Within the situation of bully and victim is also the possibility of a third very important player--the empathetic child. The empathetic child will see what is happening and may also learn an important lesson about human power struggles and relationships. Empathy is one of the most important and difficult skills or qualities to cultivate in a child. Sympathy is quite different, though also necessary to have as a developed rounded person. An empathetic child, is a compassionate child--one who will learn and understand what it means to be human, what it means to participate in the grand scheme of human relationships. An empathetic child will think about community and groups quite differently, and is most likely to develop a one on one relationship that is based on a mutual understanding. Empathy means you can not simply see, but you feel what the other person is thinking or going through. To be empathetic, however, is to make yourself vulnerable to the difficulties and troubles of humankind, which may be painful, but think of what kind of society we would have if we were all a bit more empathetic? The third player, is often the friend of the victim or simply stands in solidarity with the victim or who also, in the worst case scenario, also suffers with the victim, as he or she knows what the victim feels.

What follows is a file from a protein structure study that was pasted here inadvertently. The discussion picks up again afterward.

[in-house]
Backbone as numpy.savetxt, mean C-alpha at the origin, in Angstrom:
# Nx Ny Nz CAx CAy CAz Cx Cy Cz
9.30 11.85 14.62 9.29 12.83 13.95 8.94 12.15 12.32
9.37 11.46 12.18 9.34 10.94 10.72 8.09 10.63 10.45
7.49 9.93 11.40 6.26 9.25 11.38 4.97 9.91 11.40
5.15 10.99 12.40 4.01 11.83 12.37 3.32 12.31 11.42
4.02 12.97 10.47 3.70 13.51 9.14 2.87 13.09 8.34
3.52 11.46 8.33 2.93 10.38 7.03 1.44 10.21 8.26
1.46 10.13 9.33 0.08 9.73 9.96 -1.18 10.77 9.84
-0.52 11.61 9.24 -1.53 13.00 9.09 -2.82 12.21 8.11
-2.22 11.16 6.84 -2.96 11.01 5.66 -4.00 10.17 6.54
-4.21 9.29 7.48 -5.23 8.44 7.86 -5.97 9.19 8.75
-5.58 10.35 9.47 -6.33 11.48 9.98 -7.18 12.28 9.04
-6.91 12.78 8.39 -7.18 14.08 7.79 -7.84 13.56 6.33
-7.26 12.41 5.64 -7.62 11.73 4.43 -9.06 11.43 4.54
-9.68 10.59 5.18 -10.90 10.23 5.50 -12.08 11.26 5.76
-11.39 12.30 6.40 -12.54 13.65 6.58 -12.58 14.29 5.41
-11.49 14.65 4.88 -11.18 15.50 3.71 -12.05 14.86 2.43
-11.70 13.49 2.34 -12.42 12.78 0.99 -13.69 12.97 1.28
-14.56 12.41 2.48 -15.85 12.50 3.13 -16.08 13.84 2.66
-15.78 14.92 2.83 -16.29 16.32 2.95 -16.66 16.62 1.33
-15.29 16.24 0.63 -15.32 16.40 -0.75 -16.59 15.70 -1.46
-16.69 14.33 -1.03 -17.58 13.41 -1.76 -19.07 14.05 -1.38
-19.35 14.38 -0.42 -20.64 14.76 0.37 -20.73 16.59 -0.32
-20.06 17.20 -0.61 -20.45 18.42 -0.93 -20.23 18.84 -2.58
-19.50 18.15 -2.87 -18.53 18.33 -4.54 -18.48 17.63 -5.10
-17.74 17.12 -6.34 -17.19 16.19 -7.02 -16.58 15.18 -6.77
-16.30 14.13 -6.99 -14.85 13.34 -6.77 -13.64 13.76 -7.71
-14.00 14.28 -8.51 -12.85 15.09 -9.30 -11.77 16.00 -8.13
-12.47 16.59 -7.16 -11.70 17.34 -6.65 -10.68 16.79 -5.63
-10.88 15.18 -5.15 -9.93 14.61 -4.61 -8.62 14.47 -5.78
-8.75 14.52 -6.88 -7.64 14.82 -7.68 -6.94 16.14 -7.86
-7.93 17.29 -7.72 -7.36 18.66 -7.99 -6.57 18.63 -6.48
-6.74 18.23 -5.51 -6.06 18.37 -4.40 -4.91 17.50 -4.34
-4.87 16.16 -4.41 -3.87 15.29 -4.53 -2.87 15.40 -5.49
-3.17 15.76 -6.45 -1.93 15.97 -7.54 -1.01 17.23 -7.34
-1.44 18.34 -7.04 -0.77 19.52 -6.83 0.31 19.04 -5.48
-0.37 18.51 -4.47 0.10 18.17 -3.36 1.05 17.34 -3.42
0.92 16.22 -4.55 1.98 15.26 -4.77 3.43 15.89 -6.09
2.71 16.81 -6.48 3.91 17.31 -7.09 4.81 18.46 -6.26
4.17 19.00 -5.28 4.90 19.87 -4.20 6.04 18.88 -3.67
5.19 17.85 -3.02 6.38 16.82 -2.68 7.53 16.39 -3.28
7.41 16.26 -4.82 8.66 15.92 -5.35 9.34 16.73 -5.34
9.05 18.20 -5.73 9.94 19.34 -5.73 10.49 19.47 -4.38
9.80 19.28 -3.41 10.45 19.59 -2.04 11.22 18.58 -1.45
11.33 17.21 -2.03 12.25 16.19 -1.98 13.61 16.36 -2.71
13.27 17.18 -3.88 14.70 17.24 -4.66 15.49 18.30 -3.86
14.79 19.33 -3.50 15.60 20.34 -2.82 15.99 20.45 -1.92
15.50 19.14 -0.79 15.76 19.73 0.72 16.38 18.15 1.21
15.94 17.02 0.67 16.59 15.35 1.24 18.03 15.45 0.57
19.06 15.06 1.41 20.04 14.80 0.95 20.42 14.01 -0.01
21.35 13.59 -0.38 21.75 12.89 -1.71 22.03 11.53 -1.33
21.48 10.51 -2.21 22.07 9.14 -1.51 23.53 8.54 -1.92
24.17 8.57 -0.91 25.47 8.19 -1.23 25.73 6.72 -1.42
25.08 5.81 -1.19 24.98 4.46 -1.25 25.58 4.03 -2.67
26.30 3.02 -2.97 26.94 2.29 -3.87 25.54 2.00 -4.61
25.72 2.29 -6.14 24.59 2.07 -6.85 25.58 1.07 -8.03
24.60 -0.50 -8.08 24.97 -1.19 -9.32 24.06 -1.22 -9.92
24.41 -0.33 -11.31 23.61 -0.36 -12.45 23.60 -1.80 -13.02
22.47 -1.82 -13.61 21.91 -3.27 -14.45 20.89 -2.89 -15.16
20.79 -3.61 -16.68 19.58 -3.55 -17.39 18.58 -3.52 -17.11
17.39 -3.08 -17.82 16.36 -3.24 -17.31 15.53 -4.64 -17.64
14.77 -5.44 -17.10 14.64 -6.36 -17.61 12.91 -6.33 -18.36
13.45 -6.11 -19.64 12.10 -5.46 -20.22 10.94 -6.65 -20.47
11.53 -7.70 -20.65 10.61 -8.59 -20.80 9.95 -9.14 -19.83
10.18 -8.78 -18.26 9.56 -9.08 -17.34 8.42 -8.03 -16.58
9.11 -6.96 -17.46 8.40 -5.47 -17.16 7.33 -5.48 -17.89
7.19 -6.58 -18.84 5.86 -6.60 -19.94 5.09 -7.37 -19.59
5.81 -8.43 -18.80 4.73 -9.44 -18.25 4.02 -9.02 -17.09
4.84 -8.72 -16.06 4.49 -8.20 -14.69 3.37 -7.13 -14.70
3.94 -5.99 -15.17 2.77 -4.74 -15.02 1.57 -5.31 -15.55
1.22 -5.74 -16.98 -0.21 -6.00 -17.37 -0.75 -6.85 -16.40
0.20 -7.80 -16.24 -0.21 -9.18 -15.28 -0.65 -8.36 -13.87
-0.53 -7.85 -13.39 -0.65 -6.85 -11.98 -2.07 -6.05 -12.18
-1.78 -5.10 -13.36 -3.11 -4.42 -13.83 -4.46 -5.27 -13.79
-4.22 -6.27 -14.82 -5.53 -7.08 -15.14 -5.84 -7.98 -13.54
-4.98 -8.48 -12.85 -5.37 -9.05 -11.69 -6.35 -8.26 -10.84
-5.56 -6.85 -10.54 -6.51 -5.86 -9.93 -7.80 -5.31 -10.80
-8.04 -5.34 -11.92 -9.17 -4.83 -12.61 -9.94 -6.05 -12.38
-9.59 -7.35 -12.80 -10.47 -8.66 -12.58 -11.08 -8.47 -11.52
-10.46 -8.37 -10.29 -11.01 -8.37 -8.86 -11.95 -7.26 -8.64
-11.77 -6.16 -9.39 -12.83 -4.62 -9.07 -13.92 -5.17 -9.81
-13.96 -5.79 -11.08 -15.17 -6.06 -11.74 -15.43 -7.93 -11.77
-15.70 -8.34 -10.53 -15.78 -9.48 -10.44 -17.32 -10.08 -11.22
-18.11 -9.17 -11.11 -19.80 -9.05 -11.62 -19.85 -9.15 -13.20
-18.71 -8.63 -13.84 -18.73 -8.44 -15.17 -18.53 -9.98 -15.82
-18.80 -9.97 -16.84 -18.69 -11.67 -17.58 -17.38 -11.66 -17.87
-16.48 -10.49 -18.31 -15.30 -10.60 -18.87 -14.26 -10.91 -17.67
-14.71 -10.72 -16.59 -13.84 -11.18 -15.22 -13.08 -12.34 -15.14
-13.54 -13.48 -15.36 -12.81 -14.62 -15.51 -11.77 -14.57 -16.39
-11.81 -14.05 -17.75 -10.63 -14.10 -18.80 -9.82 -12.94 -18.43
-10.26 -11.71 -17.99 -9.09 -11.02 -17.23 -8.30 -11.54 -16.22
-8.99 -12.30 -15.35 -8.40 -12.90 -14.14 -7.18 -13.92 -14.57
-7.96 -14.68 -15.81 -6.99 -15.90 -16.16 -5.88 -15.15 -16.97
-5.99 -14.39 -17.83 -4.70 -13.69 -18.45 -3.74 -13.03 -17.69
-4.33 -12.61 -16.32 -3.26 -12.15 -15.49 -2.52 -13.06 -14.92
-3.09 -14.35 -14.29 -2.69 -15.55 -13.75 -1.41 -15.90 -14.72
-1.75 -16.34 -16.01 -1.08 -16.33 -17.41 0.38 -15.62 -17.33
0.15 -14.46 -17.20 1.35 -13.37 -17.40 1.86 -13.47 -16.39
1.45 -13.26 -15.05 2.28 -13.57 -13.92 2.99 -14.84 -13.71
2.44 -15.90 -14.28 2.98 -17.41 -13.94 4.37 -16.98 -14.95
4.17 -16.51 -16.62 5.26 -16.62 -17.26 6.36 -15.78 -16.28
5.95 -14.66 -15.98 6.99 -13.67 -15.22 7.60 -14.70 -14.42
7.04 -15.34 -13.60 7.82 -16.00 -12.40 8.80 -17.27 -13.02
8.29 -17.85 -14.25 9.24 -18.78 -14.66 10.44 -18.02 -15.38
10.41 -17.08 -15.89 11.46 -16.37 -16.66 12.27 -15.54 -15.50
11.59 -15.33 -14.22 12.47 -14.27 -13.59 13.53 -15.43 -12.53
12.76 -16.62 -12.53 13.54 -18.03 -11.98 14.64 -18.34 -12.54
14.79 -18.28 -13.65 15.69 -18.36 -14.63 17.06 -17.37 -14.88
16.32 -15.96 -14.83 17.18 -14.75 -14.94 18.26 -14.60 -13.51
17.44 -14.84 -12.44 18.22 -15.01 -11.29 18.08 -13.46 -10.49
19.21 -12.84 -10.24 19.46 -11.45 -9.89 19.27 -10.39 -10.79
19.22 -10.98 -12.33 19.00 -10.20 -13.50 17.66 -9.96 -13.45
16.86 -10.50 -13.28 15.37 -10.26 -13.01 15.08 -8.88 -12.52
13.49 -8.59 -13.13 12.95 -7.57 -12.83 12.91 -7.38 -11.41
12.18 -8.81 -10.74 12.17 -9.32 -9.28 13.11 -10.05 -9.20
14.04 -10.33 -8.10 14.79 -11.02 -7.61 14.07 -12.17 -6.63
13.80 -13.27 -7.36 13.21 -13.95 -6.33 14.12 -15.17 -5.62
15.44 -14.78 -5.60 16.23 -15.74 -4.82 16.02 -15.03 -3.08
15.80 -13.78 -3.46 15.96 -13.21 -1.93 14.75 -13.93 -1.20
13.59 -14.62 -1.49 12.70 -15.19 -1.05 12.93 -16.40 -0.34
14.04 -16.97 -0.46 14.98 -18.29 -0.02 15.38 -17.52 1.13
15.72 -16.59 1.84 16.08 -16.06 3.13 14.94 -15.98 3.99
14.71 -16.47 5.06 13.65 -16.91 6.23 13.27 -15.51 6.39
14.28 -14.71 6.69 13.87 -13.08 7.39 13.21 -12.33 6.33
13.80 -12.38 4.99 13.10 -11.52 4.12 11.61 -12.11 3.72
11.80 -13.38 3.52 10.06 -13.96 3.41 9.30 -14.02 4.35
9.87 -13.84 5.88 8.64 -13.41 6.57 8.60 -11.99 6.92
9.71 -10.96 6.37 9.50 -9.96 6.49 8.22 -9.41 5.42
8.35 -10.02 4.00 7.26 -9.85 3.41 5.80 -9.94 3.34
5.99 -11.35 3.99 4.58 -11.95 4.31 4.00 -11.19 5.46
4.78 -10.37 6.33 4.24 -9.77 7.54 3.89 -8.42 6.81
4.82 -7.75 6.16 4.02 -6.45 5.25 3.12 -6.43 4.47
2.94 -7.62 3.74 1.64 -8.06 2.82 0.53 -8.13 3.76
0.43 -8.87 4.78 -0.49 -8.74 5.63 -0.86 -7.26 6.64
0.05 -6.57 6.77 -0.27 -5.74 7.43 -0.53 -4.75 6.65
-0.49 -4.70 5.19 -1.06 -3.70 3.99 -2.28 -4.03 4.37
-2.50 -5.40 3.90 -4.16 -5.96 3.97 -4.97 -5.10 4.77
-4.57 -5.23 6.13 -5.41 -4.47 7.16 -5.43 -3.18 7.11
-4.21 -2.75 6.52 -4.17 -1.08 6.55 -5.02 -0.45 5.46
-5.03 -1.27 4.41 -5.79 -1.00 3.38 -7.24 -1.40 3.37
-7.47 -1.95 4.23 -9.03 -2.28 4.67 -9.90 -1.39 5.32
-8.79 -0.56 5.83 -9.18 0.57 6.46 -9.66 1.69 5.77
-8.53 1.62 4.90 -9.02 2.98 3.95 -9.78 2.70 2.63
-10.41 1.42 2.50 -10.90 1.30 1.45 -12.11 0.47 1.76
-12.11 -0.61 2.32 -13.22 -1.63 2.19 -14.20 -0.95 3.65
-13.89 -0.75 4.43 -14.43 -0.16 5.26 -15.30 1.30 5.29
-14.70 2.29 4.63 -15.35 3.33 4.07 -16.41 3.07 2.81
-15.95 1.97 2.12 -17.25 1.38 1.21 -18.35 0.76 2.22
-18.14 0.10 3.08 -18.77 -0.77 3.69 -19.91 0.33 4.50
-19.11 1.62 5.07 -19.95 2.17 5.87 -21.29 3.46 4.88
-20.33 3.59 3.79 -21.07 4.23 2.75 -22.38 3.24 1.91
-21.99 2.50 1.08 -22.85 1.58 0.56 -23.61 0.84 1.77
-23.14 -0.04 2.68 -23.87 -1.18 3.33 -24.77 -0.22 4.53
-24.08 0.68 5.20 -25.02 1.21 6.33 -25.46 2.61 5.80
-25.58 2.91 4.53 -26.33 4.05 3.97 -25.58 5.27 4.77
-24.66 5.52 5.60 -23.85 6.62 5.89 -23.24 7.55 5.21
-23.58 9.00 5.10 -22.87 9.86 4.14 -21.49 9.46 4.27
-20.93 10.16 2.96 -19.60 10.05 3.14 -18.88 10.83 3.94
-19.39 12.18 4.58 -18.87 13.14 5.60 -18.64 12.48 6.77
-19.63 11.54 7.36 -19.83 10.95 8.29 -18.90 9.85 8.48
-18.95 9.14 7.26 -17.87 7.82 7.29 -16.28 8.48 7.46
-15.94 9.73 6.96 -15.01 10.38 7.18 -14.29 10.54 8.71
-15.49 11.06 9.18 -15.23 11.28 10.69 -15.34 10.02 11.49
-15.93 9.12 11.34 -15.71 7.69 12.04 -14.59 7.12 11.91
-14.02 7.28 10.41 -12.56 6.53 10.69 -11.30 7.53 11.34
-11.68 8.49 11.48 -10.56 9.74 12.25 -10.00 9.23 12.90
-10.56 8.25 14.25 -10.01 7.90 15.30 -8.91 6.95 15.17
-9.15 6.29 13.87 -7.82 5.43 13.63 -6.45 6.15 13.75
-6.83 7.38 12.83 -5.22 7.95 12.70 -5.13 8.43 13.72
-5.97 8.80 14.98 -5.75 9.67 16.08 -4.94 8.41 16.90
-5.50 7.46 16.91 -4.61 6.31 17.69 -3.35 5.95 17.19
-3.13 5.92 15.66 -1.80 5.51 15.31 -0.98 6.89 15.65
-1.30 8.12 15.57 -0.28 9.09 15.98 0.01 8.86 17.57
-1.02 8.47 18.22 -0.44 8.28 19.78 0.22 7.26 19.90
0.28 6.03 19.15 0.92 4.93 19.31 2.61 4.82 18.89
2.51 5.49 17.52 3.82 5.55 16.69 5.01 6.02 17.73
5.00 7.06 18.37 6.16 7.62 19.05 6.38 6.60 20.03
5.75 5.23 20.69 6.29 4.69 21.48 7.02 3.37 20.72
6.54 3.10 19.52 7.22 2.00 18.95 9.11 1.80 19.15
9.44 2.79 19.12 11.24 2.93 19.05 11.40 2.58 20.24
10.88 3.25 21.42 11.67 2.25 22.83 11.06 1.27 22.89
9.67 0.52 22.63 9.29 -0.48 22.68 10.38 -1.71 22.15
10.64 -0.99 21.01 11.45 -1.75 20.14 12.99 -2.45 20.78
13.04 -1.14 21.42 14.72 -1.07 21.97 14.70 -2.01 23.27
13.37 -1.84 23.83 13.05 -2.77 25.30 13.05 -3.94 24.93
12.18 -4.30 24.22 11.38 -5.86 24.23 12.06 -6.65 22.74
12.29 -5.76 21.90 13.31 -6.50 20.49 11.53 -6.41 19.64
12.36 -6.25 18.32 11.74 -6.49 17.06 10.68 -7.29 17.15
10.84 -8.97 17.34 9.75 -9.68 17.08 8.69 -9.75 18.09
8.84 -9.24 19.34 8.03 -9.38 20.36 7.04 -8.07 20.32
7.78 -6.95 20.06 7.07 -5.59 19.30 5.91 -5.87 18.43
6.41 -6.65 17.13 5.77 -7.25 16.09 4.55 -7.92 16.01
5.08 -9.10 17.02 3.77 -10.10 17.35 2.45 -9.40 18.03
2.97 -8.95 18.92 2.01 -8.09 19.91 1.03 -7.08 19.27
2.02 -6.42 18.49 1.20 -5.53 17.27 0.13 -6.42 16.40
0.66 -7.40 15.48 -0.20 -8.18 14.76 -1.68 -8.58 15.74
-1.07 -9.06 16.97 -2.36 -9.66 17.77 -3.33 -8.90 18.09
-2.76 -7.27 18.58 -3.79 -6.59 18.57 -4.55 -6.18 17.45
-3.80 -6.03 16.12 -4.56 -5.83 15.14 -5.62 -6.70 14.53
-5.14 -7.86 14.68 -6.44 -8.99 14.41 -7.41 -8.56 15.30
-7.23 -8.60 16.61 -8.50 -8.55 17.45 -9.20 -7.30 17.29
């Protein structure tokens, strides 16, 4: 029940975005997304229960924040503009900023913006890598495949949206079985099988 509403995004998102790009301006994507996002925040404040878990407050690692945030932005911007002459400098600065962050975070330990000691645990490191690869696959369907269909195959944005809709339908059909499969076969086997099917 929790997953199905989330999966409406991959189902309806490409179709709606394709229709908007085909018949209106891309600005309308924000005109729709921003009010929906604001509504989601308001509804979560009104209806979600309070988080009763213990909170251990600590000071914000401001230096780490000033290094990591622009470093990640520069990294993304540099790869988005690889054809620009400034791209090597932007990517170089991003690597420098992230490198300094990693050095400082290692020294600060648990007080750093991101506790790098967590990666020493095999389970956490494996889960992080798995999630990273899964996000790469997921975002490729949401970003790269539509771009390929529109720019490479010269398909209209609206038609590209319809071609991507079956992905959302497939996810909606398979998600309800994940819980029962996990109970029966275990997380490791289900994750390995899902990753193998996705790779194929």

When I was a kid, part of the reason I was picked on was because I stood up for other people, but to not do that? I would suffer the repercussions of my own guilt and that simply was not how we were taught to think. We're connected was the message that my parents tried to impart. If people suffer discrimination, bullying, or what have you, you cannot just stand aside. You have to take a stand, or you're one of the people who is doing the bullying. I will say frankly, to live like this means you are usually on the outside of whatever is going on. But there are many people who are on the outside who think the same, and in the end, you can only live with yourself about this.

So this ramble just ends up a ramble...with me thinking I will soon be telling my son, "It's okay to be different. It's called thinking outside of the box. It's called standing up for something. It's about living a life of meaning and prioritizing what is important: humanity."

It's tough out there...but in the end if you know someone in your family stands behind you, you can get through it all...the challenge of growing up...

Tuesday, November 8, 2011

Mui Wo Halloween Video

This Mui Wo Hallowee video by Andrew and Ivy Wood is a nice depiction of the community.

Stephen as Red Devil.
Keohi as Spiderman #2.
Steph, cameo appearance (flip flops and ankles)

Monday, November 7, 2011

Mom

Mom made one of her yearly whirlwind (this time) tours. Given mom's age, you'd think she would slow down, but I'm still trying to keep up with her. So I was the one who got sick, vomited from motion sickness, felt tired from the bus and the smog and the markets, and she was the one, still wanting to walk, shop and everything else.